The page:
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1

What is the Perceptual Process ?

The perceptual process begin with stimuli in the environment and ends with the behavioral responses of

- perceiving
- recognizing
- taking action

2

Principle of Transformation

Stimuli and the responses created by stimuli are transformed between environmental stimulus and perception

3

Eye's optical system

- consists of the cornea + lens

--> they form a sharp picture of the stimulus on the receptors of the retina

4

Principle of representation

Everything a person perceives is based on representations of stimuli that are formed on the receptors and the activity in the persons NS

5

What are sensory receptors ?

Cells specialized to respond to environmental energy with each sensory systems receptors specialized to respond to a specific type of energy

ex.: visual receptors - light, auditory receptors - pressure changes in air

6

Function of Visual receptors

1. Transforming environmental energy into electrical energy (Transduction)

2. Shaping perception by the way they respond to stimuli

7

Transduction

Transformation of one form of energy to another form

8

Visual pigment

Light sensitive chemical that reacts to light

- found in visual receptors

- transforms light into electrical energy

- without it perception wouldn't occur because the information about the representation of the stimulus in the retina wouldn't reach the brain

9

Function of the network of neurons

1. Transmits signals from receptors (retina) to the brain

2. Changes these signals because there are multiple routes with signals

a) traveling in the opposite directions
b) being amplified
c) being reduced or prevented from entering

10

Primary receiving area

Receives signals from each sense

--> located in the cerebral cortex

11

Which lobe can you assign to which sense ?

Occipital lobe --> vision

Temporal lobe --> hearing

Parietal lobe --> touch

Frontal lobe --> all senses, plays important role in coordination of information received from 2 or more senses

12

Perception

Conscious awareness of the stimulus (active)

--> top down processing

13

Recognition

Placing an object in a category, that gives it meaning

14

Visual form of agnosia

Inability to recognize objects /

Perceiving parts of the object, but not being able to identify the whole object

15

Action

Refers to the mere act of looking at different parts of the stimulus, no need to interact with it

--> usually involves motor activities

16

Knowledge

Any information the perceiver brings to a situation

--> can affect a number of steps in the perceptual process
--> can be recently acquired information or acquired years ago

17

Bottom up processing

Processing, that is based on stimuli reaching the receptors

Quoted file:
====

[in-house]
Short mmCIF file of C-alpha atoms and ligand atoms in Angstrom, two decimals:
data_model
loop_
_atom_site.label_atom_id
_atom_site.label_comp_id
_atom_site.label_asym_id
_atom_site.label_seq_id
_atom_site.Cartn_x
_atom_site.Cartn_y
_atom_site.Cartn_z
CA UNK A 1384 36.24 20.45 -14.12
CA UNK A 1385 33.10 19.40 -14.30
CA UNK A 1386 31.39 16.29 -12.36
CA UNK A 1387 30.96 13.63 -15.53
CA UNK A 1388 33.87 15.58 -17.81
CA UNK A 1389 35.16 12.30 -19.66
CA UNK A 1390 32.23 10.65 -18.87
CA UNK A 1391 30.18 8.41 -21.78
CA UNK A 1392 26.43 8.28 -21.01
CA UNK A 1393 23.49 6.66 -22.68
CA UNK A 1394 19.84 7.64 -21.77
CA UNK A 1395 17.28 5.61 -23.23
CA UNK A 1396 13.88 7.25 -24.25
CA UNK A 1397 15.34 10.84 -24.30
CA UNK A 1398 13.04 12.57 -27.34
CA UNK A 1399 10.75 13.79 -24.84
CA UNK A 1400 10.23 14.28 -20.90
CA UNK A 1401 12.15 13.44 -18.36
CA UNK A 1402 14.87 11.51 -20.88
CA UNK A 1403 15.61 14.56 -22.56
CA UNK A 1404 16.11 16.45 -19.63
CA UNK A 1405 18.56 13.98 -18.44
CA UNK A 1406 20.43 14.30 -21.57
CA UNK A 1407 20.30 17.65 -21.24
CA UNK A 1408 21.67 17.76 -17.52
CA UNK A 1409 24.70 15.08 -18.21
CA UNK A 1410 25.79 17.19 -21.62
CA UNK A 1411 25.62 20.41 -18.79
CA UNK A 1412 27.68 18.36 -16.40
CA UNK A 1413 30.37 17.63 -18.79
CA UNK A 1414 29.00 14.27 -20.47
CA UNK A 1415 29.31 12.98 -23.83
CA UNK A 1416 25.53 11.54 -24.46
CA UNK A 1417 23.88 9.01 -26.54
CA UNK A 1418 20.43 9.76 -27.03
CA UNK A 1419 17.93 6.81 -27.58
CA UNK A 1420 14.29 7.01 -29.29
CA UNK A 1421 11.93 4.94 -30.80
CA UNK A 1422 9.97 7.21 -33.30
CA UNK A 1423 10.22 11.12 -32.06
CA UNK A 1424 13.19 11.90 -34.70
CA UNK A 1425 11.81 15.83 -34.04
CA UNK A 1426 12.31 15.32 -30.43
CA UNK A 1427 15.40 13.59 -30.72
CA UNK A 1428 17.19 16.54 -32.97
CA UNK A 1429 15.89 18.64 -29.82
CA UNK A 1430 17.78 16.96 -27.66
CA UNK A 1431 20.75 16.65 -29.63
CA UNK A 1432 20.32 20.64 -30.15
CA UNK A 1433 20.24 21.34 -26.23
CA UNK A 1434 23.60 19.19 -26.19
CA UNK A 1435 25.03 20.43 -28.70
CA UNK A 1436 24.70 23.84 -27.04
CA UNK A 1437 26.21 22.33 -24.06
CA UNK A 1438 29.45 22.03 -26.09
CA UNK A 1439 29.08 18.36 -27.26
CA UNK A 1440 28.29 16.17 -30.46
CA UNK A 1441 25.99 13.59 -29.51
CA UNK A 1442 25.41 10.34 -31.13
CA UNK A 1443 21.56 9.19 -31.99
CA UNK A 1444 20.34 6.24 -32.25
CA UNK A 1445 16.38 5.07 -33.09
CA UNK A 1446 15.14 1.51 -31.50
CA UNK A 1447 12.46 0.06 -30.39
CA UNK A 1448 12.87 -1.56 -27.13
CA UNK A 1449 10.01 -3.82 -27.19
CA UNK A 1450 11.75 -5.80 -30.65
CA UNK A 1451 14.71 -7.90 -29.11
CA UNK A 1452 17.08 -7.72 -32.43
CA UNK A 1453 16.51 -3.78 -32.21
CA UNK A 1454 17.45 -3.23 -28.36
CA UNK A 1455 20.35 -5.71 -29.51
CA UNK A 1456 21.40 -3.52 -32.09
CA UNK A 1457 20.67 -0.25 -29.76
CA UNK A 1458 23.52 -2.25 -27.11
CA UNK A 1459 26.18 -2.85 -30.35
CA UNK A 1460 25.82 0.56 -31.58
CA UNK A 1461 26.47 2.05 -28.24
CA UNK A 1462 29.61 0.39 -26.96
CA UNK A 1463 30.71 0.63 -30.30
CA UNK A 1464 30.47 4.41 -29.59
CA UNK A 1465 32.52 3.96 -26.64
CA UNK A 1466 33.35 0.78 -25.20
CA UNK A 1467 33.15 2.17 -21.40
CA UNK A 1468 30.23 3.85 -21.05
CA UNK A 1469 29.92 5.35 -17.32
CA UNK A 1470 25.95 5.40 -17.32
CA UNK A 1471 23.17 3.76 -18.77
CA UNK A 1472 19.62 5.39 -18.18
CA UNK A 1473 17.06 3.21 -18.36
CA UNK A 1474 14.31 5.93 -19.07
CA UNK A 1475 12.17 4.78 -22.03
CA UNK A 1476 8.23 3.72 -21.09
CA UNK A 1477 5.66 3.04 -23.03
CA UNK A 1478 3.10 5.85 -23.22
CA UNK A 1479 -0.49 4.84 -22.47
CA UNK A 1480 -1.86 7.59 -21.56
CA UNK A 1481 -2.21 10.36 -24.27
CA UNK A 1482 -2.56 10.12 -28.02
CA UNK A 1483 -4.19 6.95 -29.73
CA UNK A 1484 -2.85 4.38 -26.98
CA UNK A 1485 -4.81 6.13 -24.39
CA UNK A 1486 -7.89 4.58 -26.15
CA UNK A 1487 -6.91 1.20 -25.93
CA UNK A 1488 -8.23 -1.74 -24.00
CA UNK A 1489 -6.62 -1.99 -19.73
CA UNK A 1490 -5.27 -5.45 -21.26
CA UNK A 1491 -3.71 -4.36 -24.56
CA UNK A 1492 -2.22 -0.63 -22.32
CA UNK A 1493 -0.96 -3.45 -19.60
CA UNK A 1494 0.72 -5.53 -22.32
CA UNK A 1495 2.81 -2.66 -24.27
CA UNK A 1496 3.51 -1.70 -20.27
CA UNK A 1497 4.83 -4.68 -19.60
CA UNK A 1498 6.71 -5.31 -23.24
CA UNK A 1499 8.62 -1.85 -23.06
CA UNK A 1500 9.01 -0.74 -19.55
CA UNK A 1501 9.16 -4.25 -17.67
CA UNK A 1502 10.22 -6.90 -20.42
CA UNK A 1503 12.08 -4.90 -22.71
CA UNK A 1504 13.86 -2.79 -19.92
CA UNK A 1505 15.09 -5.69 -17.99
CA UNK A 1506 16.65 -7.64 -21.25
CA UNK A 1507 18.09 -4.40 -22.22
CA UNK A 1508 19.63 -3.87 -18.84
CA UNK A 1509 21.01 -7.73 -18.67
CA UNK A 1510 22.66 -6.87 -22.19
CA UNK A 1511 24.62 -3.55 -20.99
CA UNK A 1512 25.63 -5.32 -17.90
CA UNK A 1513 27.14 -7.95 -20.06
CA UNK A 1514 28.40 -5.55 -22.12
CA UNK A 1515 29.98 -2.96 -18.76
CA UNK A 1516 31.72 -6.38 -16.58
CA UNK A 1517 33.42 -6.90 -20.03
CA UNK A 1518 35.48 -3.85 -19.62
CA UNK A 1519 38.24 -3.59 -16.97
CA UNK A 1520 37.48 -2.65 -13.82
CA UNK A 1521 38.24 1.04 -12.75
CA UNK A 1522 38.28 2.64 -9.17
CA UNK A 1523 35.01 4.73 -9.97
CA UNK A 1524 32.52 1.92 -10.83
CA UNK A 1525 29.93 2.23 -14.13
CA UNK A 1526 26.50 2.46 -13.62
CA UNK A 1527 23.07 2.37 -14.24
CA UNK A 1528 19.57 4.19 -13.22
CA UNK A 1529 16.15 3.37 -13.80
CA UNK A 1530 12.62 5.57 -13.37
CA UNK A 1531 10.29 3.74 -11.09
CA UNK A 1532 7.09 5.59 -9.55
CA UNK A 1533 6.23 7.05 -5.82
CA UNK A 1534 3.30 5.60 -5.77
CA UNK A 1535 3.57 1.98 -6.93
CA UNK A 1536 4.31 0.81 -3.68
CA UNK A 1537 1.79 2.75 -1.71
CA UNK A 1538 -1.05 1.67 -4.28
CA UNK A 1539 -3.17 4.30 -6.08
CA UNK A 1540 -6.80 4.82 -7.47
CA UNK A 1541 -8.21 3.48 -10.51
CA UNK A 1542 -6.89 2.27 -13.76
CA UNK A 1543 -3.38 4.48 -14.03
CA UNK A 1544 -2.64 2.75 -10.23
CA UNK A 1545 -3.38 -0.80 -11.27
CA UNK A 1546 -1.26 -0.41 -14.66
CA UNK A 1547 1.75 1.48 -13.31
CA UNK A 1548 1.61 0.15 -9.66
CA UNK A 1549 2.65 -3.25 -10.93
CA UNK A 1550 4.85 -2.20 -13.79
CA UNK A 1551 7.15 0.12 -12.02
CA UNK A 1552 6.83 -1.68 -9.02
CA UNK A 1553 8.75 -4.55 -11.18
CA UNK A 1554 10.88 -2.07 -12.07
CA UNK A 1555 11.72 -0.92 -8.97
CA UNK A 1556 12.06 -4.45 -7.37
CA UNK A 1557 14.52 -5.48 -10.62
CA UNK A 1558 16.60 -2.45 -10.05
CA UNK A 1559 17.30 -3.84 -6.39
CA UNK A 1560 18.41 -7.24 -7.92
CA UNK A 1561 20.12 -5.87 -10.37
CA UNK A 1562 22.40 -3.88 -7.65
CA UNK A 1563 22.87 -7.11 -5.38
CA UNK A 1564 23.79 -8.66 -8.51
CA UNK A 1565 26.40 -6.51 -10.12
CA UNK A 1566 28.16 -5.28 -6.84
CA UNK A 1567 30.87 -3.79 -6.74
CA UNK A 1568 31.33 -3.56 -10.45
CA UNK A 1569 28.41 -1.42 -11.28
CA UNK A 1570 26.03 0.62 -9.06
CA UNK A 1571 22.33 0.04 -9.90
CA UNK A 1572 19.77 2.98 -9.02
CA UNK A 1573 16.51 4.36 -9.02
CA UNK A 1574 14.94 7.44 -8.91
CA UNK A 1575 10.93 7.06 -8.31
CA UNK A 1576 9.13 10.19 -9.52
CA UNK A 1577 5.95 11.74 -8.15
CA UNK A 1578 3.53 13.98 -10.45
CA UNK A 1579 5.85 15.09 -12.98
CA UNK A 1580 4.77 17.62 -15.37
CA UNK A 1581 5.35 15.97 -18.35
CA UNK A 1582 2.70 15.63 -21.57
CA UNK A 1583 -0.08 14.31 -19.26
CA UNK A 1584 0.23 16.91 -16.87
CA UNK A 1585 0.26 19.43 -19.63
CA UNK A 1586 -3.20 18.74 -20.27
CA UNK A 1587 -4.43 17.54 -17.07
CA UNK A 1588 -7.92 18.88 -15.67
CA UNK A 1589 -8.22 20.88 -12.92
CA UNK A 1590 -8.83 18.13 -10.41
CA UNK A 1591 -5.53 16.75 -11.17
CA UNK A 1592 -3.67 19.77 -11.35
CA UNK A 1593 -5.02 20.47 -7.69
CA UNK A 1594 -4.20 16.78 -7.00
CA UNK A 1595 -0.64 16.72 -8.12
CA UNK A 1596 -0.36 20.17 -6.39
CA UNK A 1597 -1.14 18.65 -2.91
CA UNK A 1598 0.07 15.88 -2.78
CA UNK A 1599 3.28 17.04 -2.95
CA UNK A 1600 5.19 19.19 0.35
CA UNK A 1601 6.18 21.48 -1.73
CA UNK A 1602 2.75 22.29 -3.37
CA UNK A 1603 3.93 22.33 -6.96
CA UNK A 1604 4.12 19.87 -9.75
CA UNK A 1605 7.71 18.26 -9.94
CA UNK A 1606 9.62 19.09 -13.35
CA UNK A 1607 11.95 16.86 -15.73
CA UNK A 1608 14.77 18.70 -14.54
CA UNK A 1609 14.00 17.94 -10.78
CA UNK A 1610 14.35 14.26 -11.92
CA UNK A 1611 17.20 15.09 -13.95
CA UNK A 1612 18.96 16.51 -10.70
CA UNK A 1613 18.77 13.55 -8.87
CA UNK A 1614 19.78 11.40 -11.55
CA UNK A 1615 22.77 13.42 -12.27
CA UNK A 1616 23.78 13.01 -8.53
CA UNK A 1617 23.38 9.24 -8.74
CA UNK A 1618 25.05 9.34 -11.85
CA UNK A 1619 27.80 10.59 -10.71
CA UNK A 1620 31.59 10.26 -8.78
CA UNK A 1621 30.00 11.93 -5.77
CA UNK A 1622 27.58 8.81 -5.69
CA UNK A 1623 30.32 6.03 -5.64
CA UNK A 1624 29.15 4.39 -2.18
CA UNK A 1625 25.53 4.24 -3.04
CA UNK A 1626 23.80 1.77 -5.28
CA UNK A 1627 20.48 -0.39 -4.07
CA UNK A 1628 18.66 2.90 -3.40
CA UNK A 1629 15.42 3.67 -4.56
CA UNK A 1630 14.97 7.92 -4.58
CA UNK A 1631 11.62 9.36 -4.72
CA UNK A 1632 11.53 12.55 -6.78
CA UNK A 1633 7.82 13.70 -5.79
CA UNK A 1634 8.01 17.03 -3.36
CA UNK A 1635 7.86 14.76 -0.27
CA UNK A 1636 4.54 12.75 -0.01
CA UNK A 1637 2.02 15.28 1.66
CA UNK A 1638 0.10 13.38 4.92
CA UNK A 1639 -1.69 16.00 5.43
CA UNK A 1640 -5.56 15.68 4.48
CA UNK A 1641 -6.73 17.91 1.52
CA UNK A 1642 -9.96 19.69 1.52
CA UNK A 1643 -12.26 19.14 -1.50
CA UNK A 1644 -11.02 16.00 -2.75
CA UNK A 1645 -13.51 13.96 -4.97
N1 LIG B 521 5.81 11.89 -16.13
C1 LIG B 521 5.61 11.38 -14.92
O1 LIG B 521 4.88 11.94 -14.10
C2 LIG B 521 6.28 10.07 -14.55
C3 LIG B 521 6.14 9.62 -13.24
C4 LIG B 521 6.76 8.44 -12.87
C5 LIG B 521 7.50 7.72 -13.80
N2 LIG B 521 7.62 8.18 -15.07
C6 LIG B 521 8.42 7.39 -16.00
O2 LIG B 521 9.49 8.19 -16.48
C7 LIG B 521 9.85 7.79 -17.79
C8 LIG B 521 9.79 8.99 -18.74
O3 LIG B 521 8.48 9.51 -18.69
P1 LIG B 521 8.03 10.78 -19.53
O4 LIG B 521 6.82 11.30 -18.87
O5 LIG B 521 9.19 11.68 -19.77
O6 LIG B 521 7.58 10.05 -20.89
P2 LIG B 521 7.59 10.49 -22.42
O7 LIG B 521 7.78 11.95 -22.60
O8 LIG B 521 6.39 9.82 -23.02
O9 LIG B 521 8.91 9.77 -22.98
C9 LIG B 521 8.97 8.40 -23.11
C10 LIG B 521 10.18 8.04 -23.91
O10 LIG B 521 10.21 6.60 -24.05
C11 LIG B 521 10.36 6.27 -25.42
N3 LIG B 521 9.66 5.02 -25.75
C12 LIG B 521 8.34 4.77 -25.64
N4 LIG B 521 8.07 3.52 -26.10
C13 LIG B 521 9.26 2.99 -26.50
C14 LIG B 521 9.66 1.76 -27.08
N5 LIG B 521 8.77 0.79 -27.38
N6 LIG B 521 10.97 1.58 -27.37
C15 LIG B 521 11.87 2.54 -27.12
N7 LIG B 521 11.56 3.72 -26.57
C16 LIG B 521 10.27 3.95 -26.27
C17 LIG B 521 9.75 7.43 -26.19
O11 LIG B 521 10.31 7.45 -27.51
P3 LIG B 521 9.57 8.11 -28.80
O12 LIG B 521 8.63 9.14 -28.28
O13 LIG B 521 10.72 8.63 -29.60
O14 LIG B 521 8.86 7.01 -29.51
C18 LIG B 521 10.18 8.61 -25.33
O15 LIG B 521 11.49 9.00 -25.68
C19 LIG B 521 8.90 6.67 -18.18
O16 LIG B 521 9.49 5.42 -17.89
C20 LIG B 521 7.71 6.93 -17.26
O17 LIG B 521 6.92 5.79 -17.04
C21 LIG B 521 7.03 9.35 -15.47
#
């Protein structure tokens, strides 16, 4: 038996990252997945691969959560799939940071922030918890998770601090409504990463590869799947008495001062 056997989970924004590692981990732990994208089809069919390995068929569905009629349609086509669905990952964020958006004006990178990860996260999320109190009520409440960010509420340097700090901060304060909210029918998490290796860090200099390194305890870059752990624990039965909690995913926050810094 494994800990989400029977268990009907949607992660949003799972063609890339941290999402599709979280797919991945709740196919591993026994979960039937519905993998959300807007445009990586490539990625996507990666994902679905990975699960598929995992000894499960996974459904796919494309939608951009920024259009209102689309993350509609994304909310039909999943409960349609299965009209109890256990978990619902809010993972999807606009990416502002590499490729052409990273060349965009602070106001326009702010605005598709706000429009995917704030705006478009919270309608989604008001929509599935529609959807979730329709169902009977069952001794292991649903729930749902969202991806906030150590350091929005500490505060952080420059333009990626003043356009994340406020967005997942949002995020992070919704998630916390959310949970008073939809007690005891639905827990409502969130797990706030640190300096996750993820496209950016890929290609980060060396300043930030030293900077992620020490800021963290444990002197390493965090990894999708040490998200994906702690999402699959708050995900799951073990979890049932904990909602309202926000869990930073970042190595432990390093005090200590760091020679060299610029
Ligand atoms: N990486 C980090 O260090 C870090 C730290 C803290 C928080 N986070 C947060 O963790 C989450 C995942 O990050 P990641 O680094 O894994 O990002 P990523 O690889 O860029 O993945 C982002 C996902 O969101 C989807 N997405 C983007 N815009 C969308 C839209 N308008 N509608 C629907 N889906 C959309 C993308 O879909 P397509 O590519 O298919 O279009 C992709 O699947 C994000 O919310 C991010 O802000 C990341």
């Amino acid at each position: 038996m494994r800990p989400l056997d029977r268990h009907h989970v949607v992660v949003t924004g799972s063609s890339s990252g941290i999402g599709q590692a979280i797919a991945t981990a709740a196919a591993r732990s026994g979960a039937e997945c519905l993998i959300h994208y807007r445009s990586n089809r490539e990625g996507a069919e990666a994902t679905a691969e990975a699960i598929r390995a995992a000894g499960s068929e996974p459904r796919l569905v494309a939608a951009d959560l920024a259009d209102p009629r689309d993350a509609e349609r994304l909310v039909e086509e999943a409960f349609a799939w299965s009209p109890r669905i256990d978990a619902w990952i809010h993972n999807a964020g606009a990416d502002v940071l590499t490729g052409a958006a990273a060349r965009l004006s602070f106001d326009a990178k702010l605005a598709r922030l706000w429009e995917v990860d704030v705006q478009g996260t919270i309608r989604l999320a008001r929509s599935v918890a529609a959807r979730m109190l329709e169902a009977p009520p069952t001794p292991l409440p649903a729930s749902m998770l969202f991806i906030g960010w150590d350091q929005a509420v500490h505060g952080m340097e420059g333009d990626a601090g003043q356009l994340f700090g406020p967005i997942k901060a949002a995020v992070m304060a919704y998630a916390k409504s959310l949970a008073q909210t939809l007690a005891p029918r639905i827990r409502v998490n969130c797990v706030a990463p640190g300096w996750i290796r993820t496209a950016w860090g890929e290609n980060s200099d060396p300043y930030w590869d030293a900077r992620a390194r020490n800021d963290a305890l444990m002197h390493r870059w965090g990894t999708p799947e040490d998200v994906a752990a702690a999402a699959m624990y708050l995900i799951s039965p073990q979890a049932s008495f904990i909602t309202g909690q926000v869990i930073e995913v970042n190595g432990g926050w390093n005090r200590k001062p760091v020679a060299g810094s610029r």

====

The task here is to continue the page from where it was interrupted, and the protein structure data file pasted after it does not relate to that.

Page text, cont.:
--> 'incoming data'

18

Top down processing

Processing based on knowledge (Schemas)

19

Psychophysical approach/
Psychophysics

Measures the relationship between the stimuli and behavioral response

--> presenting a stimulus and determining the persons response

20

Oblique effect

There is a better detail vision for vertical and horizontal lines than slanted lines

21

Physiological approach

Measures the relationship between

1. Physiological responses + stimuli

2. Physiological responses + behavioral responses

--> used to understand the physiology behind the oblique effect

22

Absolute threshold

Describes the minimum stimulus intensity that can just be detected

ex.: Vision --> the smallest line that can barely be seen

--> threshold is lower (finer lines can be seen) when the lines are horizontal/vertical

23

Human perception is variable.
How can this affect measurements ?

Measurements at one point in time can differ slightly from measurements at another point.

24

Method of limits
(Classical psychophysical method)

Fechner

Experimenter presents stimuli by either ascending or descending order

--> threshold is the average of all crossover points
--> increasing or decreasing intensity

25

Crossoverpoint

The change/ Point when the observer goes from perceiving the stimulus to not perceiving it anymore or vice versa

ex.: hearing a sound --> not hearing it anymore

--> may vary slightly, procedure is therefore repeated

26

Method of adjustment
(Classical psychophysical method)

Fechner

Observer increases/decreases stimulus intensity until the stimulus can just be detected

--> fastest method because the observers can just adjust their threshold quickly

27

Method of constant stimuli
(Classical psychophysical method)

Fechner

Experimenter presents 5 to 9 stimuli with different intensities in a random order

--> threshold is the intensity that results in detection on 50% of the trials

--> most accurate method, but time consuming

28

Difference threshold

Describes the minimum difference that must exist between 2 stimuli before we can tell the difference between them

--> Differenze Limen (DL)

29

Weber fraction

The ratio of DL vs Standard always corresponds to a certain percentage

ex.: weight = 0.02

--> each type of sensory judgment has its own weber fraction

30

Weber law

The weber fraction remains the same as the standard is changed

ex.: if the weight is doubled, DL is doubled too